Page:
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". . if I ever start referring to these as the best years of my life, remind me to kill myself."

Nathan wrote a piece on a couple of movies released this year that are set in the nineties. Also examining nostalgia in general, he makes some excellent points about why a movie like American Graffiti worked so well in 1973. Simply, these movies are looks at times long since passed and a characterization of more "innocent" times.

But I must say -- not forgetting the fact that I love American Graffiti, The Last Picture Show, and Dazed and Confused, and how I've spent the last four years of my life chronicling post-hardcore before it became commercialized -- nostalgia can be an evil, misleading mindset.

I have not seen The Wackness or August, the two films Nathan mentions that are set in the nineties. That's not really the point at hand. The point at hand is, setting a film in a day and age that was before 9/11 and George W. Bush's time as president. Whether or not that's really going back to a more "innocent" time is in the eye of the beholder. I'm sure there are people who think that way, and that's fine. I think the reason why movies like American Graffiti and Dazed and Confused hold up really well today is because they go beyond the pop culture and vibe of the day and capture a timeless feeling: the twilight of youth.

For me, I can't fully believe that any of my previous twenty-eight years on this planet were flat-out innocent. I might have been innocent, but the world as a whole wasn't.

In the eighties, when I was getting into pop music through Janet Jackson, INXS, and Men at Work on my Walkman radio, and watching Star Wars, Buckaroo Banzai, and Back to the Future over and over again on Beta, there were college students who hated hair metal, preferred for Down By Law over Lethal Weapon, and counted the days until Reagan was out of office. In the nineties, rock music went deeper with me as Nirvana's Nevermind came out when I was in seventh grade and in full-blown puberty. I'm sure there were plenty of people older than me who thought the major labels were exploiting a sound that so many bands before Nirvana had refined.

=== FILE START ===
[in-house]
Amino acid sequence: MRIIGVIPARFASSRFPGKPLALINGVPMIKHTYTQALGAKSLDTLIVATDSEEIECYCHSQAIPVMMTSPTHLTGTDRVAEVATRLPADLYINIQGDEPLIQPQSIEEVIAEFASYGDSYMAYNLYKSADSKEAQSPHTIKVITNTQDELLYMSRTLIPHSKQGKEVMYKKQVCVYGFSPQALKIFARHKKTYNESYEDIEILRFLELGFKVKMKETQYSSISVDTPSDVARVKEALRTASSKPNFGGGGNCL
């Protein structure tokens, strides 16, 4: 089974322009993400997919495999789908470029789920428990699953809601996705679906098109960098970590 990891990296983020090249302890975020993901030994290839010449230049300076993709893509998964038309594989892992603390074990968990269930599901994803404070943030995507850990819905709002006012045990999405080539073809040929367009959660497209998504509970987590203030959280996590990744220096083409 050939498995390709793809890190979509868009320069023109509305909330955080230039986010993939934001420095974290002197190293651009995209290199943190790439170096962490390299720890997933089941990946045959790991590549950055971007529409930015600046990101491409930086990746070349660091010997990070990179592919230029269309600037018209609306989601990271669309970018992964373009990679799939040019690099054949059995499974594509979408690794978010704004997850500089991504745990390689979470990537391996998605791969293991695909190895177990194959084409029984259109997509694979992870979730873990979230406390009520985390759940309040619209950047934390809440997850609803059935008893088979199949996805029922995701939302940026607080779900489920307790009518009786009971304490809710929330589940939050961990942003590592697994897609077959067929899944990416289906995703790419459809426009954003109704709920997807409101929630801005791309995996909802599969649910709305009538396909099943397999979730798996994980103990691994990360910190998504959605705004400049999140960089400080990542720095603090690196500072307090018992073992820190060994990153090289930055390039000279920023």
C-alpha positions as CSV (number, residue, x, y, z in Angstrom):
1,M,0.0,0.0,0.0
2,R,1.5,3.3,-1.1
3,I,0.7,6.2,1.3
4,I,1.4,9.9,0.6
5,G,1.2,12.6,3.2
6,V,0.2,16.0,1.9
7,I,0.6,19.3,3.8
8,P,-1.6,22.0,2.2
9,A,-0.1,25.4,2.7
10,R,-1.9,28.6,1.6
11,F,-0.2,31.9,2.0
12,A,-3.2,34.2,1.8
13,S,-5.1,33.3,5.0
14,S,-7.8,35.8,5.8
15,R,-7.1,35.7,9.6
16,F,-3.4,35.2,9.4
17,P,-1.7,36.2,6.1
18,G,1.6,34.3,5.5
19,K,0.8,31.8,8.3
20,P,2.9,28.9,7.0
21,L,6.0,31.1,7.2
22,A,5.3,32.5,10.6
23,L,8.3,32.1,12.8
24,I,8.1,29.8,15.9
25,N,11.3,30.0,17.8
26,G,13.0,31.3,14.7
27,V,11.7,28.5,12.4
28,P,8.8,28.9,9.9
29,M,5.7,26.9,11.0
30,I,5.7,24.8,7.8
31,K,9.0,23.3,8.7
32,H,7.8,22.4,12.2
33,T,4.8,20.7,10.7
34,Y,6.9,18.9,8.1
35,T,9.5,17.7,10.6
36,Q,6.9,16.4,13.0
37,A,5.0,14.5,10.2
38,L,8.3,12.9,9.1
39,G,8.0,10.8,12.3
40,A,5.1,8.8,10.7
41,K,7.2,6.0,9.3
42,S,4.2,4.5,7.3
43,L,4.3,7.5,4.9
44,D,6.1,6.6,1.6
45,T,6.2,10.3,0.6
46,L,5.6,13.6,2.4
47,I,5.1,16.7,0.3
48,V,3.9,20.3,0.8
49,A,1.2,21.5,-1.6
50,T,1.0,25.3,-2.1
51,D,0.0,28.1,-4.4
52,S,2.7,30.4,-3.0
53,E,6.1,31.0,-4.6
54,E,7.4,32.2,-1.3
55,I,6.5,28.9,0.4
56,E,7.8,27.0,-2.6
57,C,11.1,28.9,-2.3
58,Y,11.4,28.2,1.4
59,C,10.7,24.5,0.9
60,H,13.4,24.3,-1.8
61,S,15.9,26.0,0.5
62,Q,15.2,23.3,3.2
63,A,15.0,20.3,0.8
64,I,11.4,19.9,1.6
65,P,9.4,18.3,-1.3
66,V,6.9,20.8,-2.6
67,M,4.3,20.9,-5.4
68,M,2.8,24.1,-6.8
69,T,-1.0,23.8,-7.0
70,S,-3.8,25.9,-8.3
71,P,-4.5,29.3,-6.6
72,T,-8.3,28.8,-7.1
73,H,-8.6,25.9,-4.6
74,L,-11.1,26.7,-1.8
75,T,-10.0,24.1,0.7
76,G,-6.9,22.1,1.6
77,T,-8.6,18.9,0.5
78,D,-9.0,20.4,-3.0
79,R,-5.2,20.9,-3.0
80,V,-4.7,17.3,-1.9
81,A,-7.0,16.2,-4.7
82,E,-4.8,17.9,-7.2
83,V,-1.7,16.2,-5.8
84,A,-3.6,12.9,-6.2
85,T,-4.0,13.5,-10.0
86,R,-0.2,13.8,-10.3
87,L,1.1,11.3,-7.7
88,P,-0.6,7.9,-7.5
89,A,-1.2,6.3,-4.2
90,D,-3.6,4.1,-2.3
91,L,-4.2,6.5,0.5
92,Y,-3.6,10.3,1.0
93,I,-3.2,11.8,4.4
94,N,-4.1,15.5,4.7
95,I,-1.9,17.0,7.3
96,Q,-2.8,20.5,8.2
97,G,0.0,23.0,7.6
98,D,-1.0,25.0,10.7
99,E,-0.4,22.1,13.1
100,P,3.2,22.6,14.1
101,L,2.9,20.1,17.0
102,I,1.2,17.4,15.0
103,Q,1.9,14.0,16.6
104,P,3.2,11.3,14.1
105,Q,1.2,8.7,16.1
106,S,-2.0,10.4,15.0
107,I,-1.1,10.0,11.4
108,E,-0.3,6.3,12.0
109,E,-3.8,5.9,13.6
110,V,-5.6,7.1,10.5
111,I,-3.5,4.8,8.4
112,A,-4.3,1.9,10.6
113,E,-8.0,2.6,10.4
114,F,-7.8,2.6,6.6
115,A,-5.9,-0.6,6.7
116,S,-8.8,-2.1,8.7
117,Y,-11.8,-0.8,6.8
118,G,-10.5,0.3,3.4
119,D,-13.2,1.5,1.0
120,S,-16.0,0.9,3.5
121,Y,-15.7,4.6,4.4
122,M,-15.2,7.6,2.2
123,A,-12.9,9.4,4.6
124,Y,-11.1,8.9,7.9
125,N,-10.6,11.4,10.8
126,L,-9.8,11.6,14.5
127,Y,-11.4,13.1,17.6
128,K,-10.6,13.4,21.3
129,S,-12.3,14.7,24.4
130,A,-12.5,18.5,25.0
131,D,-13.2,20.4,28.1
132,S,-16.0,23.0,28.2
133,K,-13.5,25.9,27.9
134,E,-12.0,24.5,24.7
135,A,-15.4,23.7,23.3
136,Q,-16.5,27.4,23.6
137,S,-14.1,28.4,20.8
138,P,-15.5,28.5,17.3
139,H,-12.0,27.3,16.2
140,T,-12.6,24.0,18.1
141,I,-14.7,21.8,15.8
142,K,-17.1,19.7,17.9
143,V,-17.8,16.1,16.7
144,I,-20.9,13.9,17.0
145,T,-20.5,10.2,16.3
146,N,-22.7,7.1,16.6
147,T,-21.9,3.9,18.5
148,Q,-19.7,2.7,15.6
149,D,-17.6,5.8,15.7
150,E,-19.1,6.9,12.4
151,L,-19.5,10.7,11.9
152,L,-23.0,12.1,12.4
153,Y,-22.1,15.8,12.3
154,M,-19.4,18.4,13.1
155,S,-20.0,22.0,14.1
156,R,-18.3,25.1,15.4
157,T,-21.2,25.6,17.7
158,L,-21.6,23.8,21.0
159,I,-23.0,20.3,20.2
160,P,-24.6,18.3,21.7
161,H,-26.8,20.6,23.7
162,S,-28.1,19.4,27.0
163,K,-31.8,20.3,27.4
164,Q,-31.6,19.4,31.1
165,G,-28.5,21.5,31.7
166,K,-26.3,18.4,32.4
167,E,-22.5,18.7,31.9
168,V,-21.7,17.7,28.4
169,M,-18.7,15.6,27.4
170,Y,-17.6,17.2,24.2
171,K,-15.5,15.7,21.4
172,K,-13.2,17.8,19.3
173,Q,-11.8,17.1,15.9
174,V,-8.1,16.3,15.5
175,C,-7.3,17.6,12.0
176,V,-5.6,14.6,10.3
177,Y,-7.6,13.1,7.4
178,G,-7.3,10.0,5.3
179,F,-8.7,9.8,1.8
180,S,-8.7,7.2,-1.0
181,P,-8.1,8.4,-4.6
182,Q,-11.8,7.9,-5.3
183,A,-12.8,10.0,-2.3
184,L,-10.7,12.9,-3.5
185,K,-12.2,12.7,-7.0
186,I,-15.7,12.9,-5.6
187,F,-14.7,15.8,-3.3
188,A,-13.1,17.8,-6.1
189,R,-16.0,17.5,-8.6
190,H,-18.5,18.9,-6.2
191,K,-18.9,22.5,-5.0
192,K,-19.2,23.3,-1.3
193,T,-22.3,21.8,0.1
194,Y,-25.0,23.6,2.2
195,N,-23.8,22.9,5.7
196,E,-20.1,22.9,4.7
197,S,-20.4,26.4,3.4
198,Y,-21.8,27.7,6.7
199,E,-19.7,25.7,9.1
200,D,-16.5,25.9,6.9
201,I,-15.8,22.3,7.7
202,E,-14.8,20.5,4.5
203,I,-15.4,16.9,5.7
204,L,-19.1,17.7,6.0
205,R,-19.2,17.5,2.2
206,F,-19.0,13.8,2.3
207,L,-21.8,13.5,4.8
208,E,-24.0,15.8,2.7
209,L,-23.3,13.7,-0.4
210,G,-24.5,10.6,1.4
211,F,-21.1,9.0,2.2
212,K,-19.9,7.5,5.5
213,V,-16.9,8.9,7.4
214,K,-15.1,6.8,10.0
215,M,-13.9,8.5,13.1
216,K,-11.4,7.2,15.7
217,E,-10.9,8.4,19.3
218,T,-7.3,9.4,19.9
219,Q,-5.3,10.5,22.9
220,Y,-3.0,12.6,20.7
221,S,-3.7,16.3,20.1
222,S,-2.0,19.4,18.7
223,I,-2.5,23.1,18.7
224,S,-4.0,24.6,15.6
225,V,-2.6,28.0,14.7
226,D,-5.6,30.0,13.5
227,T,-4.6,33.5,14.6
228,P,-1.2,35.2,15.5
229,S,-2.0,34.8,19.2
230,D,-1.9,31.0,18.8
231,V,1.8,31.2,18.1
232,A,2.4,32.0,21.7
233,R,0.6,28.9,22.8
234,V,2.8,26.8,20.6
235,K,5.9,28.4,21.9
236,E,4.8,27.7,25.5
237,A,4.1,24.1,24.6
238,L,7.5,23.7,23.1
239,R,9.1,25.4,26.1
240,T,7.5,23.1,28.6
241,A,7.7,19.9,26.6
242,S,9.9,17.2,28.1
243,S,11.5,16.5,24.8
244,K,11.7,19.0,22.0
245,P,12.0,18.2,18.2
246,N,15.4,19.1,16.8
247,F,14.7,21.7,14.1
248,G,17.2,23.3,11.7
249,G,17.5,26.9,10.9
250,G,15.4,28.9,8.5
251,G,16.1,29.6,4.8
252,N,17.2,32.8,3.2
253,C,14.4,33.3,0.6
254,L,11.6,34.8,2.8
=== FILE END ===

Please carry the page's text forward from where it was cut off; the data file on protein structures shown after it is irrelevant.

Basically, it's all about your perspective, and most importantly, the context of the day.

I cannot stress how important context is. In my case, on one hand, my life in college was a lot of fun. Hanging out with people I'd never met before college, working in college radio, being exposed to movies I never saw for rent at Blockbuster, seeing the rise of MP3 sharing, etc. On the other hand, there was a lot of college angst, loneliness, and strained relationships going in my life as well. I'm not saying it was an all-out crappy time, but it wasn't all smiles. The same can be said with my post-college life in 2002. On one hand, I had more time to hang out with my friends who were still in college. . . . And You Will Know Us by the Trail of Dead, the Strokes, and the Hives had incredible records out. But it was probably one of the lowest periods of my life where I felt so worthless because I didn't have a full-time job.

My point is, nostalgia can make people long for a time prior to today and make the present seem hopeless and past the point of no return. I argue that's the nostalgia trap corrupting your memories. And it can continue if you fully believe your best days are behind you. All we have is the present. Besides, how can we say we're living in the present with our in heads almost completely in the past? (I know I'm one to talk, seeing as how it takes a while for me to get over stuff from the past, but I'm just saying.)


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